These include; cardboard, Correx, leather, vinyl cloth, thin foam, thick foam, polystyrene, vinyl tiles and carpet.

I have not needed a permanent fence or guide but it is sometimes useful to clamp a guide bar to the workmate.

Step 22: Hey You...be Careful Out There...

IMPORTANT NOTES

A reciprocating knife must be considered a potential hazard and so it is prudent to wear thick gloves of the type used by chain saw users. (Note: Sorry, this is definitely a, do as I suggest, not do as I do, type of note).

All domestic electric knives are only designed for short intermittent usage. Make sure that you do not use the machine for protracted sessions. Rest the motor for a few minutes every 10 minutes or so.

When not in use the machine should be unplugged.

A simple cover, such as the one that originally comes with the electric knife, should be placed over the blades between usage.

Take care....always.

<p>Just made one for my foldable work table. There's still a few improvements to be done but it works well as it is. Thanks for the inspiration.</p>
<p>This is the kind of stuff I like. Nice work! </p>
Hey .... Glad you like it. I have a whole set of such projects planned for 2016....hope you like those too.
<p>beautifully done, simply and functionally, applaud and greet with a great design</p>
<p>Thanks, I appreciate you taking time to comment.</p>
<p>Nicely done. `Ible too.</p>
<p>yes</p>
<p>It appears that you blocked your motor's vent where you mounted it. Did you cut venting in the case to compensate? Just you just go without? If so, notice any excessive heat on the case?</p><p>This is a neat idea. Dangerous, but neat. Reminds me of the jig saw mounting on a table in a similar way.</p>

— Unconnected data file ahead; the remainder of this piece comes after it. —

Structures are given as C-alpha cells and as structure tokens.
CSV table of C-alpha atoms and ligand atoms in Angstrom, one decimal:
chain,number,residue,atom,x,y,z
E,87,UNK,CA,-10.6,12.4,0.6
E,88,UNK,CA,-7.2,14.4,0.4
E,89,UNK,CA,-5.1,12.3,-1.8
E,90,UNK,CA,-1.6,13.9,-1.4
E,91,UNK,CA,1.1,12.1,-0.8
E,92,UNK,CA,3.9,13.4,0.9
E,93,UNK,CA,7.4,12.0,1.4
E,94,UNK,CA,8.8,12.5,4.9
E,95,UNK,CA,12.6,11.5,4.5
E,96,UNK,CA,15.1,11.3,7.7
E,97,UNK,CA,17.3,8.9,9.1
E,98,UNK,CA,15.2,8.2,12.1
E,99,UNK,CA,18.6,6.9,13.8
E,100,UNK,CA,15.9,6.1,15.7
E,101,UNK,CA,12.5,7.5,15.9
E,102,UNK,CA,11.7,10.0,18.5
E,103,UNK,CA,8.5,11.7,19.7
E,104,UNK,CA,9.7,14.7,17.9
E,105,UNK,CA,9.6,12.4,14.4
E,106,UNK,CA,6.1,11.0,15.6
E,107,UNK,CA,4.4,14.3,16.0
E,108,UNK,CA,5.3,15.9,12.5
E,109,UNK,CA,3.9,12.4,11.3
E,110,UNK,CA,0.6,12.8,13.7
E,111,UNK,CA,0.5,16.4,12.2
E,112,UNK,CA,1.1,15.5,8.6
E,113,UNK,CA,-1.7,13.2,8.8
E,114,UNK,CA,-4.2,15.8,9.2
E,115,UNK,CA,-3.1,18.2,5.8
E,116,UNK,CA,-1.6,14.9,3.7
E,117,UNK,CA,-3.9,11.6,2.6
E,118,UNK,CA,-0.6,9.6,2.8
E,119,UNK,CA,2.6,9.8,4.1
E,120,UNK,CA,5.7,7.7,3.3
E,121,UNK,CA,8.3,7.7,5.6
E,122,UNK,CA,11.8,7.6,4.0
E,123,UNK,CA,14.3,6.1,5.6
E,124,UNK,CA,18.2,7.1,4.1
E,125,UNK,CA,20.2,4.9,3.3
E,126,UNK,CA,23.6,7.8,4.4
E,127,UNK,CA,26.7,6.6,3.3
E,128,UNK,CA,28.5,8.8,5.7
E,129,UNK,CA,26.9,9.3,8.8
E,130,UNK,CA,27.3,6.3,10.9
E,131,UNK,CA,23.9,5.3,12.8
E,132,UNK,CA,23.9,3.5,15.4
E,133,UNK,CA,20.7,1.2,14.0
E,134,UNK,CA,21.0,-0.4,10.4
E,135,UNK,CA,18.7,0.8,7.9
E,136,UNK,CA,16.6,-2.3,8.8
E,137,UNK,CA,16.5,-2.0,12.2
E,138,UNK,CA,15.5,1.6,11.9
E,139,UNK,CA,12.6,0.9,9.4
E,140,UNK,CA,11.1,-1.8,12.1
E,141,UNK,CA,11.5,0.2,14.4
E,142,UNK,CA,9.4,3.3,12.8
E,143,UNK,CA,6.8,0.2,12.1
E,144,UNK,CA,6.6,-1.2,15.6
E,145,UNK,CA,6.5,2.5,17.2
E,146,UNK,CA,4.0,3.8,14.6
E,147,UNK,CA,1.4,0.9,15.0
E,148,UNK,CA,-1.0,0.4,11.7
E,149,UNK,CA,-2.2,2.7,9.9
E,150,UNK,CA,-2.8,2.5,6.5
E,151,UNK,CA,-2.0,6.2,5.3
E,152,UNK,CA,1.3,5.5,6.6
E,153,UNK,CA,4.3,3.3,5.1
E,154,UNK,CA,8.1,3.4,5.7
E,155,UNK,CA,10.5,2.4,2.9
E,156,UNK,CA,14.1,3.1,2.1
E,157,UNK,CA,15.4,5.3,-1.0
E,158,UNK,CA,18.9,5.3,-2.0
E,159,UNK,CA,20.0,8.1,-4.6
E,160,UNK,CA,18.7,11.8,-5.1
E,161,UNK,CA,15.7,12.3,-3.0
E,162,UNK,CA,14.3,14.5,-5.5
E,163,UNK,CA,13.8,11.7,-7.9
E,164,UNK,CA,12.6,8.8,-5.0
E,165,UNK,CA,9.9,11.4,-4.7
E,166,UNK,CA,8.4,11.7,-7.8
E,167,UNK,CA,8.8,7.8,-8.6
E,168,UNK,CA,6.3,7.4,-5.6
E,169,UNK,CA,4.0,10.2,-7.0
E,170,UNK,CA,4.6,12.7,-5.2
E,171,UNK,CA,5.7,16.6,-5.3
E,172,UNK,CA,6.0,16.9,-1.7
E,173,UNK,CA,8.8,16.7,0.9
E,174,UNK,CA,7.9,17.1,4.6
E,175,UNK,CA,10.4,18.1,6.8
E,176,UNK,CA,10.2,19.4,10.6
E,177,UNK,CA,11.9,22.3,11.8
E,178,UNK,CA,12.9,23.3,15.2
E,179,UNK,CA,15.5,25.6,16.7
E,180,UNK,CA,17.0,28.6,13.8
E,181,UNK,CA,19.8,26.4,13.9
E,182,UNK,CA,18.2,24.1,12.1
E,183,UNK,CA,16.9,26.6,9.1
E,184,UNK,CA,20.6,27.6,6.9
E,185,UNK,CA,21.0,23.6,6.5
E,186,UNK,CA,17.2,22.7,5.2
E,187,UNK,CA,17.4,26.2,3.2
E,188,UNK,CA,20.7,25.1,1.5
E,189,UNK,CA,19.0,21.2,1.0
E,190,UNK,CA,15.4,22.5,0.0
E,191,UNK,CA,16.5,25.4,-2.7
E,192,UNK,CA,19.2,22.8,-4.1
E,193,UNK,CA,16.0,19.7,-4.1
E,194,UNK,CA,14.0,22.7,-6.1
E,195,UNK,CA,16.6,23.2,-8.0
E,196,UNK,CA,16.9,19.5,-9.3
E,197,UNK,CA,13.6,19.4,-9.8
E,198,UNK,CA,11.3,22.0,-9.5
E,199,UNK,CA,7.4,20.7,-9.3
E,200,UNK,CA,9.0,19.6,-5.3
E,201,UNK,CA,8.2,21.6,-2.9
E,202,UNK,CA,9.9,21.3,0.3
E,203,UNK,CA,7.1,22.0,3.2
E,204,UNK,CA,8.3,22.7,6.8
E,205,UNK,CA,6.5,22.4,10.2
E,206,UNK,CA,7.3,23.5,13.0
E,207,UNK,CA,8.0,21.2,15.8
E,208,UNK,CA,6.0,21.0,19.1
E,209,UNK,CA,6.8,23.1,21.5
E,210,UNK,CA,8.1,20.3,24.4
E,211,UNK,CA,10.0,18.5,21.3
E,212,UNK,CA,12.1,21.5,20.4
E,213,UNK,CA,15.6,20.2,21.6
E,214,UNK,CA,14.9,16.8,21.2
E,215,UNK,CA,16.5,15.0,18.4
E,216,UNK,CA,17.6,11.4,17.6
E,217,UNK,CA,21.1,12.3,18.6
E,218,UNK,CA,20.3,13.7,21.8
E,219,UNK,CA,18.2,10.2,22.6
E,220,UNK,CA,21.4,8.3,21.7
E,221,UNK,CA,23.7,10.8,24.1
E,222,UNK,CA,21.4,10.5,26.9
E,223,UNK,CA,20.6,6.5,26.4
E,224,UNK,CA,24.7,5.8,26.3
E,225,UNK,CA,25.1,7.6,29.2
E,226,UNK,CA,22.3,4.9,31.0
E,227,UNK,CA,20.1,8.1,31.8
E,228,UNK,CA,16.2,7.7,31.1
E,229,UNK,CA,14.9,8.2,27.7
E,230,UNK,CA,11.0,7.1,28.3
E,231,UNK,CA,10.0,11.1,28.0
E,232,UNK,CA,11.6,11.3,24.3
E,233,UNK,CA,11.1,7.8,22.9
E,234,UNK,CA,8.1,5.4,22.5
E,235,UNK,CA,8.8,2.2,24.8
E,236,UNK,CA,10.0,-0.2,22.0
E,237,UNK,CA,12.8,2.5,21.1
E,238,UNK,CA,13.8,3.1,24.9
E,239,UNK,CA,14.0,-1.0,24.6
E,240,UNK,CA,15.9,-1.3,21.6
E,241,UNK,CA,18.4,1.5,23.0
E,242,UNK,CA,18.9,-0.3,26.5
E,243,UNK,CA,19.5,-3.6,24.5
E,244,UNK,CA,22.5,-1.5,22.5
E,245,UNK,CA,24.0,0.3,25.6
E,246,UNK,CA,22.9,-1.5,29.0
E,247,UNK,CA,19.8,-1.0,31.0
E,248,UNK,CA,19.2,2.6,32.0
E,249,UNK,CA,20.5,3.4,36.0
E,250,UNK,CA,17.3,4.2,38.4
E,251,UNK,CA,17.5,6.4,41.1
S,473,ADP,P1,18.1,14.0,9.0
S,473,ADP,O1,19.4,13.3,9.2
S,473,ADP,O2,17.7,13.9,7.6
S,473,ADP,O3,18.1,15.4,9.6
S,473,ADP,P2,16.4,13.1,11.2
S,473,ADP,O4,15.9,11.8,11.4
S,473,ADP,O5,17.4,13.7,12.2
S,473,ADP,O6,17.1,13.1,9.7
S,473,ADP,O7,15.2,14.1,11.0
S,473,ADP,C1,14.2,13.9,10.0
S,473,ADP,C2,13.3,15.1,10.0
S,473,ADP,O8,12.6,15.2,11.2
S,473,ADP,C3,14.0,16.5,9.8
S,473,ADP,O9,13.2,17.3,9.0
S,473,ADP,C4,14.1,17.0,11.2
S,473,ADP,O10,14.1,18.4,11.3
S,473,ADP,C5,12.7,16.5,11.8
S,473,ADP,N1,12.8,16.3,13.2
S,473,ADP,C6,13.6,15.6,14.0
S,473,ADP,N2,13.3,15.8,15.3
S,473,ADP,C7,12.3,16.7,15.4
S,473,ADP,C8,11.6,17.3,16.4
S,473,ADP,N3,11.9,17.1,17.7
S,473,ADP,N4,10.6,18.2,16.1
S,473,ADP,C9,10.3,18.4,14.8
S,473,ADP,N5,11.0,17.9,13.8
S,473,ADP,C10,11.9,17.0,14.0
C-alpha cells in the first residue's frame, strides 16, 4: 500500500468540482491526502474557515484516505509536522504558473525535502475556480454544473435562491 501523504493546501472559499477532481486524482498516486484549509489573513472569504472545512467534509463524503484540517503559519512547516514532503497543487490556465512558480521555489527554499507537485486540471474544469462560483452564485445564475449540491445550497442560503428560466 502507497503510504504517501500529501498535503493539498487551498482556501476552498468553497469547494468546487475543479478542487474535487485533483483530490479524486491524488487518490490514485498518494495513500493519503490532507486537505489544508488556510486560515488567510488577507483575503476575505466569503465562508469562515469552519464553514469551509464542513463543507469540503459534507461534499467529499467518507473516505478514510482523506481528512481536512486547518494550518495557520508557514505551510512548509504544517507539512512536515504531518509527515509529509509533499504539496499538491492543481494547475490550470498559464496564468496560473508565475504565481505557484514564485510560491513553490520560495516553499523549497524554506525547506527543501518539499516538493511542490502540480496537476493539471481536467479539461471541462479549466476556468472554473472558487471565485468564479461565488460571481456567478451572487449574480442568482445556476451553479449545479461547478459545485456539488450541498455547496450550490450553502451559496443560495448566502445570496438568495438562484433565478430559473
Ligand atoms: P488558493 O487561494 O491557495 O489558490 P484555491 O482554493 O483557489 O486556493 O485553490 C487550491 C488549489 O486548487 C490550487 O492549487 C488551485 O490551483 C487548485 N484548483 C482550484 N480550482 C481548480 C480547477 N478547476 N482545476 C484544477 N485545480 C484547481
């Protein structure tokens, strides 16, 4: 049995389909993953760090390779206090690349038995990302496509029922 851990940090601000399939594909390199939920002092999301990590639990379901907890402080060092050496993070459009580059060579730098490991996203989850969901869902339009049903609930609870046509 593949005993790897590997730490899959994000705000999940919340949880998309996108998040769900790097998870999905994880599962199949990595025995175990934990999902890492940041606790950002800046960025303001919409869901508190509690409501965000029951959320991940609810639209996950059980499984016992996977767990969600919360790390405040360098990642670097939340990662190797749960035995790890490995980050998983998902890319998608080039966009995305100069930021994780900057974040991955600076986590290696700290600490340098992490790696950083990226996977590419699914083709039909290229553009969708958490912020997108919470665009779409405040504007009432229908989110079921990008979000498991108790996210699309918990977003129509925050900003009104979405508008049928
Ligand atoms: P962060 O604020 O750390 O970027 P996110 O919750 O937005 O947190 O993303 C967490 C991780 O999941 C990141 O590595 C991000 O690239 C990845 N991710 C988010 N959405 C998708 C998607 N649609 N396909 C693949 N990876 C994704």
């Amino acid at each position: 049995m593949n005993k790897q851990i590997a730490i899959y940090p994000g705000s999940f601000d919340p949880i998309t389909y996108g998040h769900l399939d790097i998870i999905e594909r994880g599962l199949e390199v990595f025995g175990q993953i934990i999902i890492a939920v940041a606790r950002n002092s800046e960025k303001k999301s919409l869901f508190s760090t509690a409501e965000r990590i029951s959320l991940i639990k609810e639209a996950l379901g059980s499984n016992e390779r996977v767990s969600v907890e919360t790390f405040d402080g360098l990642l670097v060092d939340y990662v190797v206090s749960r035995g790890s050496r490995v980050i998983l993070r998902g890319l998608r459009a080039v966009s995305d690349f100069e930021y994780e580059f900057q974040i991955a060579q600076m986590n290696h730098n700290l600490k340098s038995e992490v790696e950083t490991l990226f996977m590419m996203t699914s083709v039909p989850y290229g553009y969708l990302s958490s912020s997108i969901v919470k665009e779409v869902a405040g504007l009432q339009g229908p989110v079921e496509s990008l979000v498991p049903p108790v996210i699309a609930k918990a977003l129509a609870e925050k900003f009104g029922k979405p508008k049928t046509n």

<p>Your right it does look that way. However there is plenty of space and the rear vents are completely open. </p><p> At first I did check for the case getting too warm but it never has. This is partly because I tend to do short bursts of hobby cutting rather than an 8 hour shift.</p><p>All such knives are designed for just carving the meat for a family meal and not for prolonged use.</p><p>The finished project certainly has huge potential for danger, but no more so than when the knife was hand held (maybe even less so). </p><p>All tools need to be treated with respect and caution. This applies to all tools manual or electric.</p><p>Btw...I do have a plan to also do future 'ibles using an inverted jig-saw and other normally hand held tools.</p><p>Thanks for your useful comments.</p>
Excellent!
<p>Thanks.</p>

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Bio: A long time Instructables lurker.. now pleased to be an Instructables worker,...as in; doing instead of doodling. This is easier now that I am ... More »